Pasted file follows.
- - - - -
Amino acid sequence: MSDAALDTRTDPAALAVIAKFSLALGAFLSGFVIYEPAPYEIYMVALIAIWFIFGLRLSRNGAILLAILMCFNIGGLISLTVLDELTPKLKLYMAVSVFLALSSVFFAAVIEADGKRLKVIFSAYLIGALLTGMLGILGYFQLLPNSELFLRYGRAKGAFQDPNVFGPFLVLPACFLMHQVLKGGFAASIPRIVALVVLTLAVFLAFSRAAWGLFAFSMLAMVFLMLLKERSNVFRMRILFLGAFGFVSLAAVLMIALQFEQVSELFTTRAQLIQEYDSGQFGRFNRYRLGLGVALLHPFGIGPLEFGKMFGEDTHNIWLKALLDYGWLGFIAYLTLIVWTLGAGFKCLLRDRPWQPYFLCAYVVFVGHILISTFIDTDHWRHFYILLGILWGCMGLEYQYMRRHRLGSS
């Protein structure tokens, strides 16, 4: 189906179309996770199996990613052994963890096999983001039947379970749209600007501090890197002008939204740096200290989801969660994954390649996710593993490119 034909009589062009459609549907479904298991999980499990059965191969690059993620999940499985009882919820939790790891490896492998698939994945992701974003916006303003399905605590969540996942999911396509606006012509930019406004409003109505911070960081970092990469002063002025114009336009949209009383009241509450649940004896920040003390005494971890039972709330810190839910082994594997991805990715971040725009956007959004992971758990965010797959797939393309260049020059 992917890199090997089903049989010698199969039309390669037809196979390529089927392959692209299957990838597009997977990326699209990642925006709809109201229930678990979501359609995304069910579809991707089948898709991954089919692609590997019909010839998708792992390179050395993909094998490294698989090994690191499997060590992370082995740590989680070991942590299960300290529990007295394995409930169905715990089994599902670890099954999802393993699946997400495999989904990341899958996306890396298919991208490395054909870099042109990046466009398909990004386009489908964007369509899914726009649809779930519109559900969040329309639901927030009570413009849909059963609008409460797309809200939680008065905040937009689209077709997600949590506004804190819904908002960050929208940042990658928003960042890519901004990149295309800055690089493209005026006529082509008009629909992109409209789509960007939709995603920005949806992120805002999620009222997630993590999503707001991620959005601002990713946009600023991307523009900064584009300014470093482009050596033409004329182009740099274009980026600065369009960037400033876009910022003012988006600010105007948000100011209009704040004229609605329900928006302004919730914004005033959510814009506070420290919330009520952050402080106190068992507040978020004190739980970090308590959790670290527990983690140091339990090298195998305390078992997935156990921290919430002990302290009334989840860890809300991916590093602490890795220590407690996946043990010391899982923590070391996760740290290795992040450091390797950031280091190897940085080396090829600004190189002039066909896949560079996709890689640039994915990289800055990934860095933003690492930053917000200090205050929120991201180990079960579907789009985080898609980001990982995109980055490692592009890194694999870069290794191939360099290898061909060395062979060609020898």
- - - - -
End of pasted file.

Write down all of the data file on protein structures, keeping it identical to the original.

Amino acid sequence: MSDAALDTRTDPAALAVIAKFSLALGAFLSGFVIYEPAPYEIYMVALIAIWFIFGLRLSRNGAILLAILMCFNIGGLISLTVLDELTPKLKLYMAVSVFLALSSVFFAAVIEADGKRLKVIFSAYLIGALLTGMLGILGYFQLLPNSELFLRYGRAKGAFQDPNVFGPFLVLPACFLMHQVLKGGFAASIPRIVALVVLTLAVFLAFSRAAWGLFAFSMLAMVFLMLLKERSNVFRMRILFLGAFGFVSLAAVLMIALQFEQVSELFTTRAQLIQEYDSGQFGRFNRYRLGLGVALLHPFGIGPLEFGKMFGEDTHNIWLKALLDYGWLGFIAYLTLIVWTLGAGFKCLLRDRPWQPYFLCAYVVFVGHILISTFIDTDHWRHFYILLGILWGCMGLEYQYMRRHRLGSS
């Protein structure tokens, strides 16, 4: 189906179309996770199996990613052994963890096999983001039947379970749209600007501090890197002008939204740096200290989801969660994954390649996710593993490119 034909009589062009459609549907479904298991999980499990059965191969690059993620999940499985009882919820939790790891490896492998698939994945992701974003916006303003399905605590969540996942999911396509606006012509930019406004409003109505911070960081970092990469002063002025114009336009949209009383009241509450649940004896920040003390005494971890039972709330810190839910082994594997991805990715971040725009956007959004992971758990965010797959797939393309260049020059 992917890199090997089903049989010698199969039309390669037809196979390529089927392959692209299957990838597009997977990326699209990642925006709809109201229930678990979501359609995304069910579809991707089948898709991954089919692609590997019909010839998708792992390179050395993909094998490294698989090994690191499997060590992370082995740590989680070991942590299960300290529990007295394995409930169905715990089994599902670890099954999802393993699946997400495999989904990341899958996306890396298919991208490395054909870099042109990046466009398909990004386009489908964007369509899914726009649809779930519109559900969040329309639901927030009570413009849909059963609008409460797309809200939680008065905040937009689209077709997600949590506004804190819904908002960050929208940042990658928003960042890519901004990149295309800055690089493209005026006529082509008009629909992109409209789509960007939709995603920005949806992120805002999620009222997630993590999503707001991620959005601002990713946009600023991307523009900064584009300014470093482009050596033409004329182009740099274009980026600065369009960037400033876009910022003012988006600010105007948000100011209009704040004229609605329900928006302004919730914004005033959510814009506070420290919330009520952050402080106190068992507040978020004190739980970090308590959790670290527990983690140091339990090298195998305390078992997935156990921290919430002990302290009334989840860890809300991916590093602490890795220590407690996946043990010391899982923590070391996760740290290795992040450091390797950031280091190897940085080396090829600004190189002039066909896949560079996709890689640039994915990289800055990934860095933003690492930053917000200090205050929120991201180990079960579907789009985080898609980001990982995109980055490692592009890194694999870069290794191939360099290898061909060395062979060609020898």